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African-American farmers win compensation

Published Jun 16, 2011 9:17 PM

African-American farmers have received a settlement notice in the legal process of resolving the so-called Pigford II discrimination case that found the U.S. Department of Agriculture guilty of institutional racism. Tens of thousands of African-American farmers were represented in a class action suit that charged discrimination by the federal agency between 1981 and 1996.

A previous settlement known as Pigford I left thousands of farmers uncompensated as a result of government bureaucracy and court guidelines that restricted participation. The Pigford II case was designed to correct the previous shortcomings in the initial settlement announced in 1999.

According to a press release issued June 6 by the Black Farmers Discrimination Litigation Fund, “African-American farmers around the country who tried to file a claim in the 1999 Pigford Settlement but were unable to receive a decision on the merits because their claims were late are now receiving information about their legal rights and options under the Settlement.”

The settlement was approved by the U.S. Senate for $2.2 billion in December. The process had been held up in Congress for more than a year.

The deadline for filing a claim for compensation may expire as early as Feb. 28, 2012. Attorneys for the plaintiffs said that if claimants do not file paperwork by this time, they could forfeit their claim and the right to sue at a later date. Plaintiffs must agree in the process to either accept the award or contest the amount and conditions.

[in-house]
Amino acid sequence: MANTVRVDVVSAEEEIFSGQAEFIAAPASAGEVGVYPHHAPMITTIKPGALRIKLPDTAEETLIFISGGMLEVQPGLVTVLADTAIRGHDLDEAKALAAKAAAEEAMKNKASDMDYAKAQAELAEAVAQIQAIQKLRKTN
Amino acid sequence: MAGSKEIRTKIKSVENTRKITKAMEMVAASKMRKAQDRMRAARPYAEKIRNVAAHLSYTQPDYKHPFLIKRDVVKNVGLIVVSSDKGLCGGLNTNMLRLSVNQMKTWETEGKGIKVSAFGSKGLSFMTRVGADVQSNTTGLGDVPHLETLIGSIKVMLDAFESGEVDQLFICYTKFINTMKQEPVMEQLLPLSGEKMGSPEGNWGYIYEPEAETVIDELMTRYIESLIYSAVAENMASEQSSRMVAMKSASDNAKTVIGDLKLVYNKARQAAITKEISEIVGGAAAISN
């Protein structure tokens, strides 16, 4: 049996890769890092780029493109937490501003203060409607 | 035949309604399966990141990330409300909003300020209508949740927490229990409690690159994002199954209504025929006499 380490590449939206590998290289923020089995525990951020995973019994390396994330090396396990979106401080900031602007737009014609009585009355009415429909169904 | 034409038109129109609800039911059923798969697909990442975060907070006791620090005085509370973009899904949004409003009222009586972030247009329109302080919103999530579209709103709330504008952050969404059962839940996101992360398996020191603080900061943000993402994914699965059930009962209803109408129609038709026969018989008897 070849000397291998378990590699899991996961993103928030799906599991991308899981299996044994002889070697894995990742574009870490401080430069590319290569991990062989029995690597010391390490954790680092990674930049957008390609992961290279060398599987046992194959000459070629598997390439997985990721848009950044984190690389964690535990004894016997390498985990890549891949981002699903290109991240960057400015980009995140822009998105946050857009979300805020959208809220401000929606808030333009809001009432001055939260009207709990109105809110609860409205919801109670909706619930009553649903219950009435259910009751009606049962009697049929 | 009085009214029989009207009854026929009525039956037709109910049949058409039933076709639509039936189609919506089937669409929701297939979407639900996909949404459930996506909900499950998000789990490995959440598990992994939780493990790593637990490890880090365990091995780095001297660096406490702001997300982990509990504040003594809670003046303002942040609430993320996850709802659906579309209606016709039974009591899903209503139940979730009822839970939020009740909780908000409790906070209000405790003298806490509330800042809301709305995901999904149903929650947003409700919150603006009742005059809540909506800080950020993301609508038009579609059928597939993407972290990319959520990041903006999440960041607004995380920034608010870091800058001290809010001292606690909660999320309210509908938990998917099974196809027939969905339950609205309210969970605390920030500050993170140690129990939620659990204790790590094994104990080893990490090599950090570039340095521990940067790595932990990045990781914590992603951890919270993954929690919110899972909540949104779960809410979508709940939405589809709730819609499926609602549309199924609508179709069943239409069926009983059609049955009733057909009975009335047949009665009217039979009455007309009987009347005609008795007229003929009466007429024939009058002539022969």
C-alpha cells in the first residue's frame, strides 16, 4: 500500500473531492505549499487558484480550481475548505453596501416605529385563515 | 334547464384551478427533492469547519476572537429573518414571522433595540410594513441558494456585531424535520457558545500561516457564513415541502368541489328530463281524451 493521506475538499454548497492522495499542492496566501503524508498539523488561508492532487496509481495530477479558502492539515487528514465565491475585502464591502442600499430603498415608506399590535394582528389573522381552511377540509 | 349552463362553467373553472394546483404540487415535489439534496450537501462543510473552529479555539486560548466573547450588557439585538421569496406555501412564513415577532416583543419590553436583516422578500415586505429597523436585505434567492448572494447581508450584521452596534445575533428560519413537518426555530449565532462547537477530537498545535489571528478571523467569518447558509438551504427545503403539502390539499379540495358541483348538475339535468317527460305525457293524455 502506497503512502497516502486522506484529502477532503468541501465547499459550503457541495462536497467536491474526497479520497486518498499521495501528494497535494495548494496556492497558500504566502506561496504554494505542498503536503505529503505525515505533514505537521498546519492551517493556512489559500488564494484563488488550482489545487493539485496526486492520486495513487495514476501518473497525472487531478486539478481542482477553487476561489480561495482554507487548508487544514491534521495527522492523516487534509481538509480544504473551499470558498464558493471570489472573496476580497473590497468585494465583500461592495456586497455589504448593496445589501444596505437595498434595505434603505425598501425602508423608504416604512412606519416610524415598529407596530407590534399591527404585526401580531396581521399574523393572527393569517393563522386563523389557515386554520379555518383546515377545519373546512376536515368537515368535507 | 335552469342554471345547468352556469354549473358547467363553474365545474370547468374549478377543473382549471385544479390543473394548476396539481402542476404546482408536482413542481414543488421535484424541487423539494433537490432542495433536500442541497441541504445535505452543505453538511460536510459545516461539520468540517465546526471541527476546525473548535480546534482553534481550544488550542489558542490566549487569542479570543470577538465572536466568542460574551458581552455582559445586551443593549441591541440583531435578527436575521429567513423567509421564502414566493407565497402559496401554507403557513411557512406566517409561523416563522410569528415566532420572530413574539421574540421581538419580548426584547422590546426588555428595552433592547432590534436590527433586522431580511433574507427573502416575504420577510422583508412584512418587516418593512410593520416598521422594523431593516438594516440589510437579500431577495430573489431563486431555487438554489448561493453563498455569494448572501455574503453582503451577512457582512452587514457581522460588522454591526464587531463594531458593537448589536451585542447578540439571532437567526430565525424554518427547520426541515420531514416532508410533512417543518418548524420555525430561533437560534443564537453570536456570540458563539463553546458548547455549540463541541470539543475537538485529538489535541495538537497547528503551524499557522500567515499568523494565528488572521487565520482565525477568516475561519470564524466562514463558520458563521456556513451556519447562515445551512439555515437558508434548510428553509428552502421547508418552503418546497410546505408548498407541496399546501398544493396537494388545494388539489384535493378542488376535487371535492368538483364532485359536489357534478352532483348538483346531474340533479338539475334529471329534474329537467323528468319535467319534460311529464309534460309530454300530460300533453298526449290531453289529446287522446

African-American farmers have suffered from discrimination and racism since the conclusion of the Civil War, which ended slavery. This settlement can by no means repair the damage done over centuries of national oppression and exploitation. The plight of African-American farmers stems from the failure of the Civil War and Reconstruction to equitably distribute land and resources to the 4 million freed slaves.

Despite the refusal of the federal government to grant land and livestock to African-American farmers in the post-slavery South, Black people were able to acquire 15 million acres of land by 1910. A process of disenfranchisement and state-sanctioned racist terror, however, brought about the loss of more than 13 million acres within the last century.

The gradual industrialization of the South during the latter 20th century displaced many more African Americans from farms and other rural areas. The relatively small group of farmers remaining took collective action during the 1990s and revived the tradition of the Civil Rights Movement of a previous generation.

Other oppressed farmers to be compensated

The Civil Rights Movement of the 1950s and 1960s sparked similar efforts among other oppressed groups, including Latinos/as, Asians, Native Americans, women, lesbian/gay/bi/trans/queer communities, seniors, youth and people with disabilities. The current struggle of African-American farmers has brought attention to the situation involving Native, women and Chicano/a farmers.

Both Latino/a and women farmers are mandated to share a settlement based on discrimination complaints. In California some Mexican-American farmers were angered by the federal government’s announcement of a settlement allocation of only $1.3 million.

Both Latino/a and women farmers can reportedly receive up to $50,000 if they can show evidence of systematic discrimination by the USDA. The disparity between settlements for African-American farmers and Latino/a and women farmers has generated controversy and anger.

Fred Pfaeffle, the USDA’s deputy assistant secretary for civil rights, held a meeting June 8 with community leaders to discuss the program at Fresno’s campus of California State University. According to Pfaeffle, “It was a little contentious. But I welcome the opportunity to hear criticism of the program firsthand.” (Fresno Bee, June 11)

Fresno County farmer Joe Rascon said, “They are trying to wave a carrot in front of us, and some of us aren’t having it. The USDA has already admitted wrongful acts, and now they are not being fair or consistent.”

The USDA’s Agriculture Census says there are 41,024 Black, 82,464 Latino/a and 1 million women farmers. Considering these numbers, the settlement for all affected groups seems inadequate.

In April a judge approved a settlement for Native-American farmers of $680 million. Under the plan, if farmers qualify, they can receive up to $250,000 in compensation.